|US8663991||Jul 13, 2005||Mar 4, 2014||Ventana Medical Systems, Inc.||Automated high volume slide processing system|
|US8821816||May 19, 2008||Sep 2, 2014||Agena Biosciences, Inc.||Matrix-assisted laser desorption ionization mass spectrometry substrates having low volume matrix array elements|
|US8999266||Nov 21, 2012||Apr 7, 2015||Agena Bioscience, Inc.||Method and apparatus for delivery of submicroliter volumes onto a substrate|
|US9068953||Sep 24, 2012||Jun 30, 2015||Agena Bioscience, Inc.||Integrated robotic sample transfer device|
|US20020155491 *||Apr 19, 2002||Oct 24, 2002||Affymetrix, Inc.||Arrays for detecting nucleic acids|
|US20020155492 *||Apr 19, 2002||Oct 24, 2002||Affymetrix, Inc.||Arrays for detecting nucleic acids|
|US20030003475 *||Mar 22, 2002||Jan 2, 2003||Affymetrix, Inc.||Arrays for detecting nucleic acids|
|US20030017484 *||Apr 19, 2002||Jan 23, 2003||Affymetrix, Inc.||Arrays for detecting nucleic acids|
|US20030104411 *||Mar 18, 2002||Jun 5, 2003||Affymetrix, Inc.||Arrays for detecting nucleic acids|
|US20030119011 *||Mar 18, 2002||Jun 26, 2003||Affymetrix, Inc.||Arrays for detecting nucleic acids|
|US20030203493 *||Apr 28, 2003||Oct 30, 2003||Ventana Medical Systems, Inc.||Automated molecular pathology apparatus having fixed slide platforms|
|US20030235853 *||May 2, 2003||Dec 25, 2003||Affymetrix, Inc.||Very large scale immobilized polymer synthesis|
|US20040002163 *||Apr 15, 2003||Jan 1, 2004||Ventana Medical Systems, Inc.||Automated high volume slide staining system|
|US20040018615 *||Apr 8, 2003||Jan 29, 2004||Garyantes Tina K.||Virtual wells for use in high throughput screening assays|
|US20040092032 *||Jun 17, 2002||May 13, 2004||Affymetrix, Inc.||Combinatorial strategies for polymer synthesis|
|US20050019224 *||Jun 14, 2004||Jan 27, 2005||Schering Corporation||Virtual well plate system|
|US20050053928 *||Apr 19, 2002||Mar 10, 2005||Affymetrix, Inc.||Arrays for detecting nucleic acids|
|US20050124000 *||Nov 24, 2004||Jun 9, 2005||Affymetrix, Inc.||Combinatorial strategies for polymer synthesis|
|US20050148002 *||Nov 23, 2004||Jul 7, 2005||Affymetrix, Inc.||Sequence of surface immobilized polymers utilizing microfluorescence detection|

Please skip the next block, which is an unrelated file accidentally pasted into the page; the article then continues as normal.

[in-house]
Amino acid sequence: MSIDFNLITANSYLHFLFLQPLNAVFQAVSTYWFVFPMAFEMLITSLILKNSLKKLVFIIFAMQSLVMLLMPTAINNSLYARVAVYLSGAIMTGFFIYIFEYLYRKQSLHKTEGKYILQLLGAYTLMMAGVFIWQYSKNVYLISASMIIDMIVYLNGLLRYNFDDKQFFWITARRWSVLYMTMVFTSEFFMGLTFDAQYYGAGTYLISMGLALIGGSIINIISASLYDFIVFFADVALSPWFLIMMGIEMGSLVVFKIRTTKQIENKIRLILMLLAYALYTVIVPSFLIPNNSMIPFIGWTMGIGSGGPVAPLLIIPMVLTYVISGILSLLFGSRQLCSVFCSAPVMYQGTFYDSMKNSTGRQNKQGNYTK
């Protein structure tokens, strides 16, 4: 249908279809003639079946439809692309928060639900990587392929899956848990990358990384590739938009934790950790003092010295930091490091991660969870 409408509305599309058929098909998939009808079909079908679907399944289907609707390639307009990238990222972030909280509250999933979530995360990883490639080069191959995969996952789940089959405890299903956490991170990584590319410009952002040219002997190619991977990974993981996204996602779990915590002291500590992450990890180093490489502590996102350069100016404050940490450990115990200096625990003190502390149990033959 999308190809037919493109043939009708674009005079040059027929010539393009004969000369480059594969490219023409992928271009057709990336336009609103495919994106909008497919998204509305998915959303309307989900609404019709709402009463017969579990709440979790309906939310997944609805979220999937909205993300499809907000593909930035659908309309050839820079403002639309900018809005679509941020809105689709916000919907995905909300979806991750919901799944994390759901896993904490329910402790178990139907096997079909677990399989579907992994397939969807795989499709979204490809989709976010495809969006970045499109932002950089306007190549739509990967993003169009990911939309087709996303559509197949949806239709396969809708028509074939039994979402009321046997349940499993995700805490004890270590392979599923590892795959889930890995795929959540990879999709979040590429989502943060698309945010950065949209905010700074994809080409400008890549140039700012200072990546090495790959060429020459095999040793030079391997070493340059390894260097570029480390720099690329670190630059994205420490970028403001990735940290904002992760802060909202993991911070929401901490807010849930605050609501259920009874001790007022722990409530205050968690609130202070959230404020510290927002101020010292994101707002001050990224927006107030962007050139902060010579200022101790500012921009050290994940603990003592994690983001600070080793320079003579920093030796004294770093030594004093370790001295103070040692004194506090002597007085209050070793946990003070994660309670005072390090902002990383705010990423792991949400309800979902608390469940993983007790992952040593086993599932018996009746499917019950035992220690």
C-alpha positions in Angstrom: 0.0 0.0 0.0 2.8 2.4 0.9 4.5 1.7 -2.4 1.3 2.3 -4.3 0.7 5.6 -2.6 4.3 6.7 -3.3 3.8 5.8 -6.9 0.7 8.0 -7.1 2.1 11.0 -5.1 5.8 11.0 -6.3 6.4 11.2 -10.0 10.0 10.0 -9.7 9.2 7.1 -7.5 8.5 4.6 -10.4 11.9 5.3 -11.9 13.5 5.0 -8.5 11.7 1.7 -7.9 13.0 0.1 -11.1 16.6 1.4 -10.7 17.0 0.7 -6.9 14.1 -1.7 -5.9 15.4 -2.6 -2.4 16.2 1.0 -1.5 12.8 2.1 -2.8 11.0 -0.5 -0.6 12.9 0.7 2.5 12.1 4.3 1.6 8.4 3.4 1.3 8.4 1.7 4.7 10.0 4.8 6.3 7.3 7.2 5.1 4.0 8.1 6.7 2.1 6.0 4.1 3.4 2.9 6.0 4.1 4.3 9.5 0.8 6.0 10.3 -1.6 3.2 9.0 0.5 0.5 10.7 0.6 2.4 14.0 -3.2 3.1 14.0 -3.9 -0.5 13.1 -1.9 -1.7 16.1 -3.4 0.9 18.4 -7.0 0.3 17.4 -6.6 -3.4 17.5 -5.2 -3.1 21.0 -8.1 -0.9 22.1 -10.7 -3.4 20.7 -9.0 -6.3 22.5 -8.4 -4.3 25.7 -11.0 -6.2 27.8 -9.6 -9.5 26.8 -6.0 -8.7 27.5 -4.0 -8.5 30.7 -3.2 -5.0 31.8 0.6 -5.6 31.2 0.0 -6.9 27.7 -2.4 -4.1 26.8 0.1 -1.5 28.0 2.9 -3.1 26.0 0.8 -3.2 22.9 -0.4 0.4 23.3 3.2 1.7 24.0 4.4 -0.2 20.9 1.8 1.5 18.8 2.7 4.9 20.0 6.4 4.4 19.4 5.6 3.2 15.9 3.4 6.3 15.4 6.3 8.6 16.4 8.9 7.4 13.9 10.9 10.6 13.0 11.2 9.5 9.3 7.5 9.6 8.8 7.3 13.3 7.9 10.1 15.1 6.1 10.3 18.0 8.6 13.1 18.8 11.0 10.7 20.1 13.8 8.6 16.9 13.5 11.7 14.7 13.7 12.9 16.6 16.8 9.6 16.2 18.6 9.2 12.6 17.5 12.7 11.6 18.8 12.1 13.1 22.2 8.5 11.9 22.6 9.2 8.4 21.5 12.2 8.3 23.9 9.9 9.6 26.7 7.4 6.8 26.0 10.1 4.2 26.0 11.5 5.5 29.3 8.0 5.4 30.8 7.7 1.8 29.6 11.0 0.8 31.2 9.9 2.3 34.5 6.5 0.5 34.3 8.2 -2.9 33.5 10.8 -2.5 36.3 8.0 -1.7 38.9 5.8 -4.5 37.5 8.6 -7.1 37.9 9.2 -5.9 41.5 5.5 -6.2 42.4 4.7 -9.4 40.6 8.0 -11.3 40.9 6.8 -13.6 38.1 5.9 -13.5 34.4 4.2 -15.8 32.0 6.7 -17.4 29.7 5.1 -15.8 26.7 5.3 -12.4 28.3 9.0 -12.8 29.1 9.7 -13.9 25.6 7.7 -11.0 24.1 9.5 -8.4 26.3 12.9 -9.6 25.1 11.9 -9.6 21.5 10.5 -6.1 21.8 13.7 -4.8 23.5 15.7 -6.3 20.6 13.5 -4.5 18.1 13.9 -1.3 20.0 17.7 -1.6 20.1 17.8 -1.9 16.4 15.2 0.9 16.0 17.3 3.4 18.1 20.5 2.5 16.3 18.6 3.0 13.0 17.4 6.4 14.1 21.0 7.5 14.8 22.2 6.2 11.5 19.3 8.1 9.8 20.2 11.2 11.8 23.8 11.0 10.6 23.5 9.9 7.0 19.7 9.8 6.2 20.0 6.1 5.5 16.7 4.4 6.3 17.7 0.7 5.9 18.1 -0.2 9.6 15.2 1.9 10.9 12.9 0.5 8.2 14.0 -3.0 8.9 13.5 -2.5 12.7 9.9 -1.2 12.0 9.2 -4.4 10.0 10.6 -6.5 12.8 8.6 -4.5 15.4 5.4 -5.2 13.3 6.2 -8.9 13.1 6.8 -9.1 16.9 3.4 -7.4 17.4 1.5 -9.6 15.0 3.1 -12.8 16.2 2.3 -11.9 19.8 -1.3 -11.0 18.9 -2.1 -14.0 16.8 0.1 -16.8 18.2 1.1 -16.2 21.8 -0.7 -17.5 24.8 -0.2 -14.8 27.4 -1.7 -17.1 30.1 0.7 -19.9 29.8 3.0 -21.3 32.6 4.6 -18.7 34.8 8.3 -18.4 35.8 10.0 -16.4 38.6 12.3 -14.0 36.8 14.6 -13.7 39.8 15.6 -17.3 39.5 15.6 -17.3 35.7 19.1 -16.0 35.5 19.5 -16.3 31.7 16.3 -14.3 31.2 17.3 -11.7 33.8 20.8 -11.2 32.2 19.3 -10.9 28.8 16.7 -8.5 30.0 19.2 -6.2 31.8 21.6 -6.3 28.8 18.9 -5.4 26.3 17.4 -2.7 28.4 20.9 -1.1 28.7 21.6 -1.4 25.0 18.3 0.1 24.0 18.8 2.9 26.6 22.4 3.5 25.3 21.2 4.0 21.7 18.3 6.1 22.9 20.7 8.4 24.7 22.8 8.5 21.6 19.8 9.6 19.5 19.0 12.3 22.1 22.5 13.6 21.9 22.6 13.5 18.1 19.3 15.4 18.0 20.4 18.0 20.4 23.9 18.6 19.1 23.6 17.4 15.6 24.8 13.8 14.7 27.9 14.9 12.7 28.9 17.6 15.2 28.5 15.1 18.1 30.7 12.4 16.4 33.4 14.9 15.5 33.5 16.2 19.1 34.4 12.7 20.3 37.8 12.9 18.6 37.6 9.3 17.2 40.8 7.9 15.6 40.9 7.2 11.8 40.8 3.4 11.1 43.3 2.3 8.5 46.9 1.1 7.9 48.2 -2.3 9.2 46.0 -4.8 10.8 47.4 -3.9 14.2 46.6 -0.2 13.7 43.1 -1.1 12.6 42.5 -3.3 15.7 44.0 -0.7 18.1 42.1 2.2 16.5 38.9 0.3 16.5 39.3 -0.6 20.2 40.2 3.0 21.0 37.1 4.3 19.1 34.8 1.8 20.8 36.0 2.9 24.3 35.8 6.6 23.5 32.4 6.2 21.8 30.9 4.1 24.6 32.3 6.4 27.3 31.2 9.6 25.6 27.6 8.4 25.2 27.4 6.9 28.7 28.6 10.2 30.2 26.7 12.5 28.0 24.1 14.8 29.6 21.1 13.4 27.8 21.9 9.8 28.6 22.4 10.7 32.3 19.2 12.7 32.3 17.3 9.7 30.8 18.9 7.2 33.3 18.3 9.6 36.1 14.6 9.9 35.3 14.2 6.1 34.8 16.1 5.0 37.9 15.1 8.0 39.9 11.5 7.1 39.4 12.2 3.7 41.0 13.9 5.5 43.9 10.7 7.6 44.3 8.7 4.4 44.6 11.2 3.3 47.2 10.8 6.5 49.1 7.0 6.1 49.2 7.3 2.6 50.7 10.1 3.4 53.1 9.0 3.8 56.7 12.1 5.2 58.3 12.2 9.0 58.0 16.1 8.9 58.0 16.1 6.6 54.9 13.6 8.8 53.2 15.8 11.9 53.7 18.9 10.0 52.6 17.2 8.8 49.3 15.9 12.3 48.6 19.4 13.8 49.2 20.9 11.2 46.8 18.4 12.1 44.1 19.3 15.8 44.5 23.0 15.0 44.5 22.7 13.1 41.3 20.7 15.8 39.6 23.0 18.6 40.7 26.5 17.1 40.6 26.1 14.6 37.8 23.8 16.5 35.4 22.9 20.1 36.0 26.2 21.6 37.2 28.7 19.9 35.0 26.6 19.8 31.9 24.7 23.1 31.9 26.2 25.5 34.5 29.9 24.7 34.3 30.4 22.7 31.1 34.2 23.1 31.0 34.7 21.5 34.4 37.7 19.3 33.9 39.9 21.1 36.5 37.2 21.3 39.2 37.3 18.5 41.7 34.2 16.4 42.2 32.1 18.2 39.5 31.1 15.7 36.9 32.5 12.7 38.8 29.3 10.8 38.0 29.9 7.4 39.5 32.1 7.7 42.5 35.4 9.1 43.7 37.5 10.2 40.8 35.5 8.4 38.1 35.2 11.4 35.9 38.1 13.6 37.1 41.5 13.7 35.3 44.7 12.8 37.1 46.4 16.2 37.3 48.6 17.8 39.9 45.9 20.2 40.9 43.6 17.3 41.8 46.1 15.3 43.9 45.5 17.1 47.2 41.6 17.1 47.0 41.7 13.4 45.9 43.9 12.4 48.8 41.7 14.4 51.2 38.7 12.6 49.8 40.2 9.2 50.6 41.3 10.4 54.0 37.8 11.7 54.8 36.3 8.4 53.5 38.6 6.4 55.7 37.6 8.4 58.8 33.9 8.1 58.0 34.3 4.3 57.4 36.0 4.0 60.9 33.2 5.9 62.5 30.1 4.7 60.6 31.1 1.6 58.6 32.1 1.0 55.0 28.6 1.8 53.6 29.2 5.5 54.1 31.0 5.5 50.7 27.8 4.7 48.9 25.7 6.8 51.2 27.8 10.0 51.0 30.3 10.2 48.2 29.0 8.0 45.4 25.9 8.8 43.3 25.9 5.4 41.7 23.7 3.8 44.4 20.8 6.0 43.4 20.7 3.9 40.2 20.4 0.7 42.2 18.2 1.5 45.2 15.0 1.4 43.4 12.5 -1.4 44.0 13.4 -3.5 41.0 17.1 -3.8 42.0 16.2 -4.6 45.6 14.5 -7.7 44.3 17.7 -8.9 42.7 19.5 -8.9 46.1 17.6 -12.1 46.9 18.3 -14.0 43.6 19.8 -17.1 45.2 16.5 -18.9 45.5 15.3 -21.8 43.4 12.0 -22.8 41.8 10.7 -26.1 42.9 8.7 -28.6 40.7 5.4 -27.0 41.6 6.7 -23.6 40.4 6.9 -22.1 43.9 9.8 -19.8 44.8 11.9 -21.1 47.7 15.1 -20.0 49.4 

|US20050148027 *||Nov 23, 2004||Jul 7, 2005||Affymetrix Inc.||Very large scale immobilized polymer synthesis|
|US20050170340 *||Mar 22, 2002||Aug 4, 2005||Affymetrix, Inc.||Arrays for detecting nucleic acids|
|US20050186114 *||Apr 27, 2005||Aug 25, 2005||Kurt Reinhardt||Automated high volume slide processing system|
|US20050202504 *||May 6, 2005||Sep 15, 2005||Affymetrix, Inc.||Miniaturized genetic analysis systems and methods|
|US20050214854 *||May 23, 2005||Sep 29, 2005||Dahm Sueann C||Testing multiple fluid samples with multiple biopolymer arrays|
|US20050238534 *||Jun 22, 2005||Oct 27, 2005||American Registry Of Pathology Armed Forces Institute Of Pathology||Apparatus and methods for efficient processing of biological samples on slides|
|US20050250129 *||Jan 21, 2005||Nov 10, 2005||Schembri Carol T||Apparatus and method for conducting chemical or biochemical reactions on a solid surface within an enclosed chamber|
|US20050250211 *||Jul 13, 2005||Nov 10, 2005||Kurt Reinhardt||Automated high volume slide processing system|
|US20060024841 *||Oct 4, 2005||Feb 2, 2006||Sequenom, Inc.||Method and apparatus for delivery of submicroliter volumes onto a substrate|
|US20060093520 *||Dec 2, 2005||May 4, 2006||Lemme Charles D||Automated molecular pathology apparatus having fixed slide platforms|
|US20060171849 *||Dec 15, 2005||Aug 3, 2006||Waters Investments Limited||Apparatus used to prevent cross-contamination along a platform and methods of manufacturing the same|
|US20060172327 *||Jan 5, 2006||Aug 3, 2006||Affymetrix, Inc.||Sequencing of surface immobilized polymers utilizing microflourescence detection|
|US20060215155 *||Aug 4, 2004||Sep 28, 2006||Lutz Weber||Flow cells consisting of layer and connection means|
|US20070086917 *||Nov 9, 2006||Apr 19, 2007||Charles Lemme||Automated molecular pathology apparatus having fixed slide platforms|
|US20070105131 *||Jun 2, 2006||May 10, 2007||Affymetrix, Inc.||Sequencing of surface immobilized polymers utilizing microfluorescence detection|